Remittances: Transaction Costs, Determinants, and Informal Flows

42 Pages Posted: 21 Sep 2005

See all articles by Caroline L. Freund

Caroline L. Freund

World Bank - Macro, Trade and Investment

Nicola Spatafora

International Monetary Fund (IMF)

Date Written: August 2005


Recorded workers' remittances to developing countries have grown rapidly, to more than $100 billion in 2004, bringing increasing attention to these flows as a potential tool for development. But even these statistics are likely to significantly understate true remittances, as a large share is believed to flow through informal channels. Estimates of the importance of the informal sector vary widely, ranging from 35 percent to 250 percent of recorded flows. The primary motivation of the study is to develop the first empirical methodology to estimate informal flows. We use insights from the literature on shadow economies and empirically estimate informal remittances for more than 100 countries, using historical data on workers' remittances from the Balance of Payments (BOP), as well as data on migration, transaction costs, and various country characteristics. Our results imply that informal remittances amount to about 35-75 percent of official remittances to developing countries. There is significant regional variation: informal remittances to Sub-Saharan Africa and Eastern Europe and Central Asia are relatively high, while those to East Asia and the Pacific are relatively low. These estimates are supplemented with detailed household survey data on remittance receipts in a number of countries.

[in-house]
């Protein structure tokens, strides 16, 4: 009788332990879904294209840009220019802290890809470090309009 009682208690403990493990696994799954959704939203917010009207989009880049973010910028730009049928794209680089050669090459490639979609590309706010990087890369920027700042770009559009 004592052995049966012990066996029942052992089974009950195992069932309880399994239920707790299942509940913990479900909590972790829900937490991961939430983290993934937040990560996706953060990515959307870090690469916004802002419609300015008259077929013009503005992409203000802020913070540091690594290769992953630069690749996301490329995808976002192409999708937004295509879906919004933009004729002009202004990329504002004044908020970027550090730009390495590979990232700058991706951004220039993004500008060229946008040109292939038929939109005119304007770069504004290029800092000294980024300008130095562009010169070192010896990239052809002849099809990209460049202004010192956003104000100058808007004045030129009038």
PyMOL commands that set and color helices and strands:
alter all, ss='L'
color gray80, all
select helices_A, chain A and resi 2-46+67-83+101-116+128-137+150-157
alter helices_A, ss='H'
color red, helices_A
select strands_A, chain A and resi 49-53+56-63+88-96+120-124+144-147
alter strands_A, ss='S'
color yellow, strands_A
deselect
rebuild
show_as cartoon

Our results also shed light on the determinants of recorded remittances and the associated fees in the formal sector. We find that the stock of migrants in OECD countries is the primary determinant of remittances. In addition, money transfer fees and the presence of dual exchange rates reduce the share of remittances reported in national accounts. In turn, transaction costs are systematically related to concentration in the banking sector, lack of financial depth, and exchange rate volatility. There is also evidence that remittances are misrecorded in the BOP as Errors and Omissions.

Suggested Citation

Freund, Caroline L. and Spatafora, Nikola, Remittances: Transaction Costs, Determinants, and Informal Flows (August 2005). World Bank Policy Research Working Paper No. 3704. Available at SSRN:

Caroline L. Freund (Contact Author)

World Bank - Macro, Trade and Investment ( email )

1818 H Street, N.W.
Washington, DC 20433
United States
(202)458-0847 (Phone)


Nikola Spatafora

International Monetary Fund (IMF) ( email )

700 19th Street NW
Washington, DC 20431
United States

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